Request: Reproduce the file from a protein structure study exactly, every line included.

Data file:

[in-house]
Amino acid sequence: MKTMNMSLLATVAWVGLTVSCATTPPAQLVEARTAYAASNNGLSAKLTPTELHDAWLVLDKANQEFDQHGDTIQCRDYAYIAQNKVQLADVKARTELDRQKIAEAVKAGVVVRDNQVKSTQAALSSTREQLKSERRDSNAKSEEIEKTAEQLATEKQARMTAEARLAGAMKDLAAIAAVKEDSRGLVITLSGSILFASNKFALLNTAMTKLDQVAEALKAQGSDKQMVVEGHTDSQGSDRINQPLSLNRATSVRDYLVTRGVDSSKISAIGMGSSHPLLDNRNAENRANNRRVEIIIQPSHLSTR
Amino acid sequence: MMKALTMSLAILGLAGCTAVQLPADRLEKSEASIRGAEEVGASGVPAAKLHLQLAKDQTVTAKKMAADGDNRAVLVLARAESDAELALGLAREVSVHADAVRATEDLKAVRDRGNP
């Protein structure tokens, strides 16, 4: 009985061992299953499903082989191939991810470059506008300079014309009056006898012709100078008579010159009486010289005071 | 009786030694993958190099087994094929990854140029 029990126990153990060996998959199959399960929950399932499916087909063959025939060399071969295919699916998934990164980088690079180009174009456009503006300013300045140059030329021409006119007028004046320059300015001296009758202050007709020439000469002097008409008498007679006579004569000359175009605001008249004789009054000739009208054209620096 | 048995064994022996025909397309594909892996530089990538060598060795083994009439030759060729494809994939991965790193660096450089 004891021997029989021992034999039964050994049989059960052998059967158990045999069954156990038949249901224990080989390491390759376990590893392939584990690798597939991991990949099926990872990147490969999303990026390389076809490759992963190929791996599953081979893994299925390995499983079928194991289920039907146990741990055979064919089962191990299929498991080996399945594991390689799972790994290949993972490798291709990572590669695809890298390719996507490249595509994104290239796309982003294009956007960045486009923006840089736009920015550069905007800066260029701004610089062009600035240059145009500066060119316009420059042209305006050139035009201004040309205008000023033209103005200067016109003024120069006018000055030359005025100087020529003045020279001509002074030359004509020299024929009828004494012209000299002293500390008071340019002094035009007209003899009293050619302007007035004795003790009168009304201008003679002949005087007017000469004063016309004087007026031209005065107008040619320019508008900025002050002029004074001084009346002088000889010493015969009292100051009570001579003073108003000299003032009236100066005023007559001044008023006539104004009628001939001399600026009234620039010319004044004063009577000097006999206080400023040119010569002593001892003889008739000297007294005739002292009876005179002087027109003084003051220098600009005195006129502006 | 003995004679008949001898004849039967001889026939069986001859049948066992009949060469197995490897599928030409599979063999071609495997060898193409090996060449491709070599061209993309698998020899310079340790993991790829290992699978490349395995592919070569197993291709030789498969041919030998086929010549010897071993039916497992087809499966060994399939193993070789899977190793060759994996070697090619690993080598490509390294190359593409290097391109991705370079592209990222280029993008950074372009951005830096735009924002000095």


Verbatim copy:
[in-house]
Amino acid sequence: MKTMNMSLLATVAWVGLTVSCATTPPAQLVEARTAYAASNNGLSAKLTPTELHDAWLVLDKANQEFDQHGDTIQCRDYAYIAQNKVQLADVKARTELDRQKIAEAVKAGVVVRDNQVKSTQAALSSTREQLKSERRDSNAKSEEIEKTAEQLATEKQARMTAEARLAGAMKDLAAIAAVKEDSRGLVITLSGSILFASNKFALLNTAMTKLDQVAEALKAQGSDKQMVVEGHTDSQGSDRINQPLSLNRATSVRDYLVTRGVDSSKISAIGMGSSHPLLDNRNAENRANNRRVEIIIQPSHLSTR
Amino acid sequence: MMKALTMSLAILGLAGCTAVQLPADRLEKSEASIRGAEEVGASGVPAAKLHLQLAKDQTVTAKKMAADGDNRAVLVLARAESDAELALGLAREVSVHADAVRATEDLKAVRDRGNP
């Protein structure tokens, strides 16, 4: 009985061992299953499903082989191939991810470059506008300079014309009056006898012709100078008579010159009486010289005071 | 009786030694993958190099087994094929990854140029 029990126990153990060996998959199959399960929950399932499916087909063959025939060399071969295919699916998934990164980088690079180009174009456009503006300013300045140059030329021409006119007028004046320059300015001296009758202050007709020439000469002097008409008498007679006579004569000359175009605001008249004789009054000739009208054209620096 | 048995064994022996025909397309594909892996530089990538060598060795083994009439030759060729494809994939991965790193660096450089 004891021997029989021992034999039964050994049989059960052998059967158990045999069954156990038949249901224990080989390491390759376990590893392939584990690798597939991991990949099926990872990147490969999303990026390389076809490759992963190929791996599953081979893994299925390995499983079928194991289920039907146990741990055979064919089962191990299929498991080996399945594991390689799972790994290949993972490798291709990572590669695809890298390719996507490249595509994104290239796309982003294009956007960045486009923006840089736009920015550069905007800066260029701004610089062009600035240059145009500066060119316009420059042209305006050139035009201004040309205008000023033209103005200067016109003024120069006018000055030359005025100087020529003045020279001509002074030359004509020299024929009828004494012209000299002293500390008071340019002094035009007209003899009293050619302007007035004795003790009168009304201008003679002949005087007017000469004063016309004087007026031209005065107008040619320019508008900025002050002029004074001084009346002088000889010493015969009292100051009570001579003073108003000299003032009236100066005023007559001044008023006539104004009628001939001399600026009234620039010319004044004063009577000097006999206080400023040119010569002593001892003889008739000297007294005739002292009876005179002087027109003084003051220098600009005195006129502006 | 003995004679008949001898004849039967001889026939069986001859049948066992009949060469197995490897599928030409599979063999071609495997060898193409090996060449491709070599061209993309698998020899310079340790993991790829290992699978490349395995592919070569197993291709030789498969041919030998086929010549010897071993039916497992087809499966060994399939193993070789899977190793060759994996070697090619690993080598490509390294190359593409290097391109991705370079592209990222280029993008950074372009951005830096735009924002000095």